What bothers me though–and a lot of Indian-Americans agree with this–is that with the “Walmartization” of India, it’s not just the mom-and-pop shops that will bend and buckle to the forces of globalization.  Skills, customs and age-old traditions like this will vanish over time as western forces draw away skilled labor with promises of better salaries for clerical jobs that require zero skill. This has already happened in every corner of India with the arrival of multi-national corporations. A hundred miles away from Chennai, in the town of Kanchipuram, children of weavers prefer to serve coffee and tea to big bosses in air-conditioned offices rather than stay at home and ply the trade that their ancestors have handed down to them over a thousand years.
Why must India serve coffee and tea the Starbucks way? Why can’t it serve it  own beverages in its tried and tested way? Like I asked here earlier, why can’t we be allowed to nurture the old ways if they way worked really well for us?  Is genericization of all cultures what we ultimately want?

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12 Responses to Speaking of Tradition: A Starbucks Latte or a Kumbakonam Degree Coffee?

  1. Rameysh January 31, 2012 at 1:07 pm #

    I completely agree with you Kalpana- it is beyond me as to why Indians, especially south of the Vindhyas would embrace Starbucks over the “degree kapi”- except I also suspect that Starbucks would do well in urban India due to the “brand prestige” that it could bestow on the college going and upsward bound technology professionals crowd who would “hang out” in the comfortable Starbucks lounges while speaking and surfing on the latest model of their I-Phone ! The same obsession with foreign brand names that Indian consumers have shown for clothes and electronics is what Starbucks is perhaps leveraging to its benefit here.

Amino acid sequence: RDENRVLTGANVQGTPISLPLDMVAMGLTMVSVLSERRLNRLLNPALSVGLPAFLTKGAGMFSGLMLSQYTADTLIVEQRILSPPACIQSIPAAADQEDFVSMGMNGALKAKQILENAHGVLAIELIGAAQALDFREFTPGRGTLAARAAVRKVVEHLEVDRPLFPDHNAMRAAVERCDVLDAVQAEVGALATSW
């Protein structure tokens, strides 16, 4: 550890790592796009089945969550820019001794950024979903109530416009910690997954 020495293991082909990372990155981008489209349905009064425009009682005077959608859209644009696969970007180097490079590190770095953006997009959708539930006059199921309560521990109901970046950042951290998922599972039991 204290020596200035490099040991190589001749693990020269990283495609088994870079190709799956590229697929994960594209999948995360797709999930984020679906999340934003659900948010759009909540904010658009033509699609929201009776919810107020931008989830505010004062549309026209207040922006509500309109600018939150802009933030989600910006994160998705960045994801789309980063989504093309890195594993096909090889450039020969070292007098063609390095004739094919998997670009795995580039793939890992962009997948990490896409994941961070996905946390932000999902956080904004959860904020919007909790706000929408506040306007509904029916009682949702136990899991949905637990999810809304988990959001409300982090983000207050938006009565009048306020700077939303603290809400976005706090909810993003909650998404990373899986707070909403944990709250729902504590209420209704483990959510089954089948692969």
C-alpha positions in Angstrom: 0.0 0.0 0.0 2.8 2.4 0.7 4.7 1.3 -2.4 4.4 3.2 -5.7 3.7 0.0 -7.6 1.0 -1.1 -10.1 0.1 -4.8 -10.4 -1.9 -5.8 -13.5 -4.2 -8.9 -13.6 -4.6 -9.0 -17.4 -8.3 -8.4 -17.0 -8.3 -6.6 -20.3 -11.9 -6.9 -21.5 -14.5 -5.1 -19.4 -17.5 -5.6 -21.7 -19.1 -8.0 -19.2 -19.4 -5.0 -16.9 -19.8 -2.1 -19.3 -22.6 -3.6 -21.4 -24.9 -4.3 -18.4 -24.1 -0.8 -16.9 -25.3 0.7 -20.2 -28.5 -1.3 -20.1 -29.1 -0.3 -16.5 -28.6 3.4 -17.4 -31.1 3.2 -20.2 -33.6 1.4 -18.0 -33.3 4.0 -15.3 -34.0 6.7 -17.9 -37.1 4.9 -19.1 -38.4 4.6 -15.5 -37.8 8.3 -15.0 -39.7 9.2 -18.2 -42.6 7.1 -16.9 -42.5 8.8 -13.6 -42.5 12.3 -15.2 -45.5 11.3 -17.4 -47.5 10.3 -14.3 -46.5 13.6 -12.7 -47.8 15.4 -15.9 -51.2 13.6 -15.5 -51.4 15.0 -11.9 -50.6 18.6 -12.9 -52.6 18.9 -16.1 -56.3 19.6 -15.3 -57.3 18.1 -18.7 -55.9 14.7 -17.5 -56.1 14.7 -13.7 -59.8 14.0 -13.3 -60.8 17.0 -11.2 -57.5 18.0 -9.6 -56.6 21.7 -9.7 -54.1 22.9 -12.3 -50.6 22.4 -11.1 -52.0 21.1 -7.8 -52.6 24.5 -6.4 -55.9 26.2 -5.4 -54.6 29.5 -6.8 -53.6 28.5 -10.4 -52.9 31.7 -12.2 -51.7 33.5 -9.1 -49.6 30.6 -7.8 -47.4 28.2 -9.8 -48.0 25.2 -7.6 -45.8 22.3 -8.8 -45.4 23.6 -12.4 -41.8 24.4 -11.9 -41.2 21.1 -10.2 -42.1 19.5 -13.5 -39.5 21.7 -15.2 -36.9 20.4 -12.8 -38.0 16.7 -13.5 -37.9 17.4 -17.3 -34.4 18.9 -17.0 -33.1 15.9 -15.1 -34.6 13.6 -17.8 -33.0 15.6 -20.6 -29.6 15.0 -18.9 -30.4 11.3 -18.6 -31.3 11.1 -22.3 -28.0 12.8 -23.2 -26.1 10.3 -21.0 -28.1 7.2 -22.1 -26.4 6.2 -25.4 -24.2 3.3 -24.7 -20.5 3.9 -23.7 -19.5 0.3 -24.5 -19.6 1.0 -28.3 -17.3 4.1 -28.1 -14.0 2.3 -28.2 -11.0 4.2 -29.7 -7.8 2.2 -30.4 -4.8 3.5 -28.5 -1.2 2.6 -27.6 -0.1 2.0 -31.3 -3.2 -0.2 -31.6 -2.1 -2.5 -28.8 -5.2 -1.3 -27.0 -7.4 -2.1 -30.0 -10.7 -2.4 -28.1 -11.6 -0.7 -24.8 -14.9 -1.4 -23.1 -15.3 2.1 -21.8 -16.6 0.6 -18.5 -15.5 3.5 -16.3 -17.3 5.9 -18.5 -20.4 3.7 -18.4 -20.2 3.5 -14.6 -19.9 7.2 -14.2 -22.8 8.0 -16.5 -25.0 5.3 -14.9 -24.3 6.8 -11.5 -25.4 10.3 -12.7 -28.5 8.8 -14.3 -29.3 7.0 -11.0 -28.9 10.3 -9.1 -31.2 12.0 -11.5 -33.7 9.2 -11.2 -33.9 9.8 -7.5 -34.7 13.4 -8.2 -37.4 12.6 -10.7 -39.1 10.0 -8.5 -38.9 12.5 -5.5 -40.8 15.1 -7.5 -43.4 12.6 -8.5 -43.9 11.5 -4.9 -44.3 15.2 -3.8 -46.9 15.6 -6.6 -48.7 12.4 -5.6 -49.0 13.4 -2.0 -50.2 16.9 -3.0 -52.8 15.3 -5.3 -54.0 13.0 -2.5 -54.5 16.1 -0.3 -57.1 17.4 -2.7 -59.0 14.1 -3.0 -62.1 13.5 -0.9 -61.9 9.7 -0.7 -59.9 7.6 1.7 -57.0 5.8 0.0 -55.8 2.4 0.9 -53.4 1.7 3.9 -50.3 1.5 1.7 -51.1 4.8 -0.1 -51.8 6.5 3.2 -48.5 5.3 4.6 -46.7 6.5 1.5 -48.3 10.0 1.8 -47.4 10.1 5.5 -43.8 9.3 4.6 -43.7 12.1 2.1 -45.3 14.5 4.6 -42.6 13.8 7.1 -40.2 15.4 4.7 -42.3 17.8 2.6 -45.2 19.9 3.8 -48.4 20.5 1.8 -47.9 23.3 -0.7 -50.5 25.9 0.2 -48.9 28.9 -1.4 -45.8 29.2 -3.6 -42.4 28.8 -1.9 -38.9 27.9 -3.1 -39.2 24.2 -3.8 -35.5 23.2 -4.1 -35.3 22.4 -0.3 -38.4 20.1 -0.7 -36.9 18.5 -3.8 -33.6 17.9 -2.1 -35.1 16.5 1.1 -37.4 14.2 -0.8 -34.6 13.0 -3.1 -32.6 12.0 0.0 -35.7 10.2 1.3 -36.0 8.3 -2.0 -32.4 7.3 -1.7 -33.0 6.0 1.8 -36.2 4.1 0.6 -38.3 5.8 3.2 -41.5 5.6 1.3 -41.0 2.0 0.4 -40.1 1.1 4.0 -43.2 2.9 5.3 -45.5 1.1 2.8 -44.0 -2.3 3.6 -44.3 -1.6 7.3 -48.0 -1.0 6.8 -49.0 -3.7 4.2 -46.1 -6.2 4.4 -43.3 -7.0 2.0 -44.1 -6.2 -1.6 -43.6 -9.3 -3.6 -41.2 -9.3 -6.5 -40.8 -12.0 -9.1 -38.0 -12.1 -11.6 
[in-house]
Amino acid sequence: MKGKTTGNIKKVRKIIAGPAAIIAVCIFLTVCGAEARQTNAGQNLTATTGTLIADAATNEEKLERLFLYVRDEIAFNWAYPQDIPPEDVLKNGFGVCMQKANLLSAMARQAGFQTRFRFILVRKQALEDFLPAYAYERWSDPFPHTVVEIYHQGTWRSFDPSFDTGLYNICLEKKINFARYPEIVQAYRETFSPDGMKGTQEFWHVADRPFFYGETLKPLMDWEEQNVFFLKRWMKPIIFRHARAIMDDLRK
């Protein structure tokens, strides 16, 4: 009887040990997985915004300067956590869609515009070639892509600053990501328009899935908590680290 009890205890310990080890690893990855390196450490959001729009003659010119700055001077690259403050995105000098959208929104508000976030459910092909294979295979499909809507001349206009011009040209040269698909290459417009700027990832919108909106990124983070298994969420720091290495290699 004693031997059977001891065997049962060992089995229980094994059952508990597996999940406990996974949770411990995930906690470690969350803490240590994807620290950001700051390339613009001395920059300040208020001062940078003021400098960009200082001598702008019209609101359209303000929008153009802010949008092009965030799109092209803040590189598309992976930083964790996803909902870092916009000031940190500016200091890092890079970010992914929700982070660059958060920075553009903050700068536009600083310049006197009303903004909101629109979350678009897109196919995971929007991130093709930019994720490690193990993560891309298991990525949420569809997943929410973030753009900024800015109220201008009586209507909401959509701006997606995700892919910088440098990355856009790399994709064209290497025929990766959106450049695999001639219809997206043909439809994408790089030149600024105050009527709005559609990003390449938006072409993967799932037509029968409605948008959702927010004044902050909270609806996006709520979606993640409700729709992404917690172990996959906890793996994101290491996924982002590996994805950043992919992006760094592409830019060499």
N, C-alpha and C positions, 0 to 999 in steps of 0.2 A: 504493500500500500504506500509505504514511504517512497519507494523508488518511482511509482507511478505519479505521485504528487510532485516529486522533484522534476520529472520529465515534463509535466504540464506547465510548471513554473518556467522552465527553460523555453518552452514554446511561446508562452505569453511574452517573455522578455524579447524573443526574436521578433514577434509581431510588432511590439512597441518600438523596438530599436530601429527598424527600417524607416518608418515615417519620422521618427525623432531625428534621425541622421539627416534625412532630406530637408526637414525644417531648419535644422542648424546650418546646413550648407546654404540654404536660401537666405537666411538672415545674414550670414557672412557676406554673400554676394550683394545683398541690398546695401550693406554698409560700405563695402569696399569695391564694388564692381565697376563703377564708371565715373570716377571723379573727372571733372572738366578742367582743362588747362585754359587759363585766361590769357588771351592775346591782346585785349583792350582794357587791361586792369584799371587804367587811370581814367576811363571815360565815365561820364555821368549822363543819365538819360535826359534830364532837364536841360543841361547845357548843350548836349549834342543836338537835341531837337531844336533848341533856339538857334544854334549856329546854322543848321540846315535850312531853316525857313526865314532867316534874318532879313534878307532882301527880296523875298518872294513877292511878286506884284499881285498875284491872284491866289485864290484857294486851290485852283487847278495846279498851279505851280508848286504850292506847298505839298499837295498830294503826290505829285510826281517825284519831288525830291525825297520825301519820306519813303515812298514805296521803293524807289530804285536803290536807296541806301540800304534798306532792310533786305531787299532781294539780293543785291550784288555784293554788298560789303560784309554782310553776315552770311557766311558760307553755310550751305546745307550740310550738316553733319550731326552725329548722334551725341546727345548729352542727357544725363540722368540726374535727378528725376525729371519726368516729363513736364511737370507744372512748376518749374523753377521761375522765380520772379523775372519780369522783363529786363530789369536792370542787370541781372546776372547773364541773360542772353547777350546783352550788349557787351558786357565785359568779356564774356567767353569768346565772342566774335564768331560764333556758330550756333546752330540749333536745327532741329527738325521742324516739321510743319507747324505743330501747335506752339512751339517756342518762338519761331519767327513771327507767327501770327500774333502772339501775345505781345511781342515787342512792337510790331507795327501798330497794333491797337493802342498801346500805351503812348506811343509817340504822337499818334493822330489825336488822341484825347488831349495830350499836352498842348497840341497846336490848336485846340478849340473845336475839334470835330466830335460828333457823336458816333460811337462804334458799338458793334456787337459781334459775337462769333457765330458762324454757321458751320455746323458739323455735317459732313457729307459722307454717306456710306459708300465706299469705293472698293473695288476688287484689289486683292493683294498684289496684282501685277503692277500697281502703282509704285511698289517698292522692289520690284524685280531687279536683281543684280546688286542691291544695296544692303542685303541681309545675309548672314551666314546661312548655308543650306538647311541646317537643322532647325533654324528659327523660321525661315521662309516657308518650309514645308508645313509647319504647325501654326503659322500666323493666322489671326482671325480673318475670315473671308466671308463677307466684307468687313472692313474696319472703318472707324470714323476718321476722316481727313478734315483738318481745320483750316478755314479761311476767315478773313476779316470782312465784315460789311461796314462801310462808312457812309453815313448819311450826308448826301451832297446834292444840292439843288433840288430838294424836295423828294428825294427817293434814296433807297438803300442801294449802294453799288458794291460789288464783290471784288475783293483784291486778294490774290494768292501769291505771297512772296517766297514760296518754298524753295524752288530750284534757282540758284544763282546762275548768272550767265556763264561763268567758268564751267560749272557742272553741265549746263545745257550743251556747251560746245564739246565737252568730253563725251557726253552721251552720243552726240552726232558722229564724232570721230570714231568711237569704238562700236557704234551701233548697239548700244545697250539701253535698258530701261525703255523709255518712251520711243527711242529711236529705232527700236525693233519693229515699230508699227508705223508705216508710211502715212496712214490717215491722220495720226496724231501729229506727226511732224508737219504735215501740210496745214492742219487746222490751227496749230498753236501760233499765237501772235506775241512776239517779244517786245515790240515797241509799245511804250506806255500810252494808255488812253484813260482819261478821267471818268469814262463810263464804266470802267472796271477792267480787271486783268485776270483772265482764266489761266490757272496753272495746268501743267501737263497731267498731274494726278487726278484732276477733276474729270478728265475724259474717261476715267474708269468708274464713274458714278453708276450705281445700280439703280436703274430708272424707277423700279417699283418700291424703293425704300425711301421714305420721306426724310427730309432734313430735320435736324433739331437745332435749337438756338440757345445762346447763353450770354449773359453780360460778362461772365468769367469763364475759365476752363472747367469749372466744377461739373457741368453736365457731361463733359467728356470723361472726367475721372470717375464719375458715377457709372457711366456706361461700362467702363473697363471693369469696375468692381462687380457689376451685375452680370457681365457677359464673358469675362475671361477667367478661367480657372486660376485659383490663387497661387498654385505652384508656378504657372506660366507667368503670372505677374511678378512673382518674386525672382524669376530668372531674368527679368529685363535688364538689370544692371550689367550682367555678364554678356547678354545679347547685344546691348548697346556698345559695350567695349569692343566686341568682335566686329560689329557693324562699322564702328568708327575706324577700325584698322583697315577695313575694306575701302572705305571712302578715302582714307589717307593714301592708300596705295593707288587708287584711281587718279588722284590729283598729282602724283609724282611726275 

As always, enjoyed reading your delectable blog post !

  2. Kalpana Mohan January 31, 2012 at 1:12 pm #

    Ramesh,

    If ever I shed my mortal coils, I promise to post a blog from heaven because I know I’ll definitely have one reader:-)

    There’s so much that’s wrong with all this. What I saw in Kanchipuram shocked me. I’ve to finish writing up all that. The number of companies on the highway from Madras to Vellore wreaking havoc on local lives/old ways of life.

  3. Rameysh January 31, 2012 at 1:48 pm #

    LOL ! i am just one of the many legions of your readers !

    On the old trades disappearing- one cannot blame them- they have to compete for the same goods and services that higher paid workers at high tech industries are seeking – prices rise- and teh weaver is forced to abandon his trade to even be a watchman in an IT firm which probably pays him higher wages

  4. shalini January 31, 2012 at 6:17 pm #

    My first experience with starbucks – I was a grad student, counting my pennies…and come crunch time, I would get really tired after hours on the computer. I love coffee and really couldn’t afford regular cups from the starbucks that was opposite my department…so I used to just walk past it to get the strong coffee whiff that perked me up considerably :).